It is easy to assume that if a person is in Australia, that the Australian court system must be used to finalise the financial matters arising from the breakdown of a relationship. That is not the case. If person (or their former partner) has a connection to a foreign country they may be able to utilise those foreign courts to achieve a better financial outcome.
Family law is not universal. Each country has different provisions governing property divisions and financial support. For example, the courts in the United Kingdom provide extremely generous spousal maintenance and child support orders (great if you are a wife with children), New Zealand (unlike Australia) has preserved the sanctity of trusts in family law (usually great if you are the husband or heir to family wealth), and the United States provides incredible enforcement opportunities to ensure child support is paid.
The question of whether or not a person should (or is able to) attempt to engage the courts in a foreign jurisdiction depends upon their individual circumstances. An example – if a young family with UK connections is income rich but asset poor (eg: relatively minor property in Australia, but the husband works primarily in England with a significant income) and the wife gave up her job at the time of marriage and has since cared for their three children, she may be much better off in attempting to engage the English courts to obtain what could be a lifetime spousal maintenance order on top of generous child support which could include a house and all private education expenses for the children – as opposed to obtaining an order in the Australian courts and then perhaps only achieving a share of the minor Australian property and little or no spousal maintenance for a very short period of time.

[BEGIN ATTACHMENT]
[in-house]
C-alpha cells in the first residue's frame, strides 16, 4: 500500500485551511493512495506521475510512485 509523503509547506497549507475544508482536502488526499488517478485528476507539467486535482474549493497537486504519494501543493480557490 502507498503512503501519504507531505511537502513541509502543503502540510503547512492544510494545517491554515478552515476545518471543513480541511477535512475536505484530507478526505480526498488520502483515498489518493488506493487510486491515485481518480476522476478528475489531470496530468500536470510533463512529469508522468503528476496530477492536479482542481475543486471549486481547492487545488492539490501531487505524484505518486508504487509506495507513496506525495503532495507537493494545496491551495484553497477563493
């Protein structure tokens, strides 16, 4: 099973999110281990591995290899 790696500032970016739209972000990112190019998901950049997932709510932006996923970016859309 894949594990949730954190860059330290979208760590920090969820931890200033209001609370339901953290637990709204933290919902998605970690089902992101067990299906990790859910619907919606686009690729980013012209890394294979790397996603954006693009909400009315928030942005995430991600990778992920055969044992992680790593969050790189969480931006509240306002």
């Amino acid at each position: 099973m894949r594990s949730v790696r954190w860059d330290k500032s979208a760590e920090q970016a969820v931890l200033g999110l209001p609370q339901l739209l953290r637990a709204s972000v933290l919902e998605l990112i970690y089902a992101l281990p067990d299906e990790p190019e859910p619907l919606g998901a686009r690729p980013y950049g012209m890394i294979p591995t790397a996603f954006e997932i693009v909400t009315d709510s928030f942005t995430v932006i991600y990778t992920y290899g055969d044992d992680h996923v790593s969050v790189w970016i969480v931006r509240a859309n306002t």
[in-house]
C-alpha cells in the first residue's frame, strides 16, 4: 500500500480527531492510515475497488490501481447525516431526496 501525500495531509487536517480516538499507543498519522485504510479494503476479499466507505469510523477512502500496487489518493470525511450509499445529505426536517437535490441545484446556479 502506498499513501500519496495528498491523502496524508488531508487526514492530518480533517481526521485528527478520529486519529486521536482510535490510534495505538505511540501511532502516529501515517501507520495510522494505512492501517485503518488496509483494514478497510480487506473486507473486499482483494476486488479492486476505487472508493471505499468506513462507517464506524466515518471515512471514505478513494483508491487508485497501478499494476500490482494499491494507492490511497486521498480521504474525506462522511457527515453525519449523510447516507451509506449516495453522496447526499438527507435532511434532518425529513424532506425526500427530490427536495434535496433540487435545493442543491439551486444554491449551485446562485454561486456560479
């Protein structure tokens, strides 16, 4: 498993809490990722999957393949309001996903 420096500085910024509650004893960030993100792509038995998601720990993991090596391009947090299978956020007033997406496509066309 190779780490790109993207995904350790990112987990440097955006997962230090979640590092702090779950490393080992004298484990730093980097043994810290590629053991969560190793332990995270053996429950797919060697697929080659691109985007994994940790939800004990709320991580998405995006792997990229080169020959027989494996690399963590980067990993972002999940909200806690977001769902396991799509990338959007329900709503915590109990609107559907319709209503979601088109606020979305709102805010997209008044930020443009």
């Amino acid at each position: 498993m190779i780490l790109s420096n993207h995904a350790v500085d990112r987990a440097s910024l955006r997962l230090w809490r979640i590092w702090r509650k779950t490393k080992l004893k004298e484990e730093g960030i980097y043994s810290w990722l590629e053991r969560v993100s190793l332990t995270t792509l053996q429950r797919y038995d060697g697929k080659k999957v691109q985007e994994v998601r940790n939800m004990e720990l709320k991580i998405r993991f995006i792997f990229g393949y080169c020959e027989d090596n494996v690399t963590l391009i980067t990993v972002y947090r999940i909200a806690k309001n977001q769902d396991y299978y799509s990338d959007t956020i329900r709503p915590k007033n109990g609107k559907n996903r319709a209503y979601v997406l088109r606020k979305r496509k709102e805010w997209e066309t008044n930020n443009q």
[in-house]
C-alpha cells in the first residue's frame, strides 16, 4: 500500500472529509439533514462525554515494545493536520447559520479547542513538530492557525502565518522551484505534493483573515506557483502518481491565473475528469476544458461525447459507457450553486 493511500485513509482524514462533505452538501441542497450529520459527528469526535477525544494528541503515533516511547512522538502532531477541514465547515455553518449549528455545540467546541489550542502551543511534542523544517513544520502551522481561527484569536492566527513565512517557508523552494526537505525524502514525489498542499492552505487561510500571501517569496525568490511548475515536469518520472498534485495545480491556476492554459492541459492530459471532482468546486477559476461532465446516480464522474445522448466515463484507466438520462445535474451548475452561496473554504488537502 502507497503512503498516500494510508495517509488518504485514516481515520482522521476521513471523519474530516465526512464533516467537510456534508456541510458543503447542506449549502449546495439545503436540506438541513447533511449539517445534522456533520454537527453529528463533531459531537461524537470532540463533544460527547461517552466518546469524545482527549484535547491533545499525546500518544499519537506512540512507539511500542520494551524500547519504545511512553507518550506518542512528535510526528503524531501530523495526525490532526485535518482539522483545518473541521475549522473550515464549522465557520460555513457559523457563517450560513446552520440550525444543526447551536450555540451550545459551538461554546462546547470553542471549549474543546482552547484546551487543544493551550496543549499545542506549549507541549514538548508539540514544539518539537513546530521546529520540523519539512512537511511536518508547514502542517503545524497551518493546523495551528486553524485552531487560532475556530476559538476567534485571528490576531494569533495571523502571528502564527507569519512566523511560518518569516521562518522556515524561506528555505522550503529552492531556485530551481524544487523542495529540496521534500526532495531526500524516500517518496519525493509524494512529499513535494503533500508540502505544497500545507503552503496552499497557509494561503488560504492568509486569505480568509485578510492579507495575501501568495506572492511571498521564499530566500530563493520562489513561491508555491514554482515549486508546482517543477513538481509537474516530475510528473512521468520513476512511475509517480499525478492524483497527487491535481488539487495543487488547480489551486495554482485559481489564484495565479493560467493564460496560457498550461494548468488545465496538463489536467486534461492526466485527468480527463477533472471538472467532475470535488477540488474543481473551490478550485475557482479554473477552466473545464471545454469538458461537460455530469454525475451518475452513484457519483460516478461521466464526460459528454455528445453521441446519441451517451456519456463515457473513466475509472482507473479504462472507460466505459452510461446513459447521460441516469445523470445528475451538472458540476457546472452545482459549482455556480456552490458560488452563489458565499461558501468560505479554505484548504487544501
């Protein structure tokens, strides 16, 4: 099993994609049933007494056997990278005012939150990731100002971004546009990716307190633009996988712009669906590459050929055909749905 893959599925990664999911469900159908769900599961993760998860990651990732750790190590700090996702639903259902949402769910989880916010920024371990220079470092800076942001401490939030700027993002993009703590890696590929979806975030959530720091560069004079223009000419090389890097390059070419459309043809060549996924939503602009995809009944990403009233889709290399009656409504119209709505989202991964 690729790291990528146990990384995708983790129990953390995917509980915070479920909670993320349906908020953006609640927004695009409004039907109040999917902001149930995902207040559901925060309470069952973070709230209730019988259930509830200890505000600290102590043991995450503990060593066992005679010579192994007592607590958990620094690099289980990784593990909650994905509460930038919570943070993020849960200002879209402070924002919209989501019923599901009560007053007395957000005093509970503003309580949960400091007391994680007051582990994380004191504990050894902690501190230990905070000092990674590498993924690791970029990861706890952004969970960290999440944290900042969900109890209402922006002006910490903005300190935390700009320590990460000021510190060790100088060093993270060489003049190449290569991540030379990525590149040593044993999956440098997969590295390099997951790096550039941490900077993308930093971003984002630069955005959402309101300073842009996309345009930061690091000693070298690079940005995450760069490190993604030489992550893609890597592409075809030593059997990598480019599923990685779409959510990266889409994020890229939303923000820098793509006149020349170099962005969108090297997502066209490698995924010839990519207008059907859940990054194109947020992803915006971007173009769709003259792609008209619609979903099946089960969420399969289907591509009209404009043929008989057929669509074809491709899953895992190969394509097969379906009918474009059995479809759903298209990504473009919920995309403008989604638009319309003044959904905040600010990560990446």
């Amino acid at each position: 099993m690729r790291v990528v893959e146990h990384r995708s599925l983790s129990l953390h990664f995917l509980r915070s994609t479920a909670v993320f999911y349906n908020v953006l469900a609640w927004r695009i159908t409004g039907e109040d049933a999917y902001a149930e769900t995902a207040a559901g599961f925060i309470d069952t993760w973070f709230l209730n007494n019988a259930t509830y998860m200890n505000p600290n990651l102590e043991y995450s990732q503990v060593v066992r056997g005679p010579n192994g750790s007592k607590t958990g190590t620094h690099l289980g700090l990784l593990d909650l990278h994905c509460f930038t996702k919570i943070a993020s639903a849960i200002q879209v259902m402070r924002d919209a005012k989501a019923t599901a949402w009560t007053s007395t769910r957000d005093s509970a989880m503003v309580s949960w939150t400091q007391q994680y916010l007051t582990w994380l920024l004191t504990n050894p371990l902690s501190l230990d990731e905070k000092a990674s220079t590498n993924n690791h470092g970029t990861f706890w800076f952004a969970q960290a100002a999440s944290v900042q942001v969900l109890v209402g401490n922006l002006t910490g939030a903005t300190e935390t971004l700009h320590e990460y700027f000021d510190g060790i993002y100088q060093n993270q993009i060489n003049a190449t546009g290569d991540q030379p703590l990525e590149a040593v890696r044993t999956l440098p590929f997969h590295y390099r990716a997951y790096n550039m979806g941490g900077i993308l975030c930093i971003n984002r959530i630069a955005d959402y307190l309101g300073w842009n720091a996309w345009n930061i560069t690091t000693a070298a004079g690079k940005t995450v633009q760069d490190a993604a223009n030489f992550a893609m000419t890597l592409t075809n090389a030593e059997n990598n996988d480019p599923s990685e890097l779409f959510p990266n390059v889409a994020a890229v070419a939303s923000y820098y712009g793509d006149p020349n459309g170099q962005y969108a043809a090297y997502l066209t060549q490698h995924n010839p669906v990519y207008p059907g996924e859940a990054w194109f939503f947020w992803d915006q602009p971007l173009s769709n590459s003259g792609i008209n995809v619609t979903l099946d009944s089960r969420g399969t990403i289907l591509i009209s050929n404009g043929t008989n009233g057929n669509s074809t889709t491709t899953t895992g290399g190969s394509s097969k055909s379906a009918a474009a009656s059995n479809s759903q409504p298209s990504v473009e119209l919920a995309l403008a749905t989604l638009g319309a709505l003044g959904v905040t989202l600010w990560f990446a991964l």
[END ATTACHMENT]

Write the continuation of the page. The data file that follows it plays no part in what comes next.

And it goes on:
It is important to obtain legal advice early to ascertain whether taking (or not taking) legal steps in Australia is the best course of action for a client. A person may inadvertently cut themselves off from the ability to engage a foreign court if they did something (normally considered minor) such as applying for divorce in Australia. On the other hand, a person may want to quickly engage the jurisdiction of the courts in Australia before their former partner engages a foreign court.
By Sarah Bastian-Jordan – Senior Associate – Phillips Family Law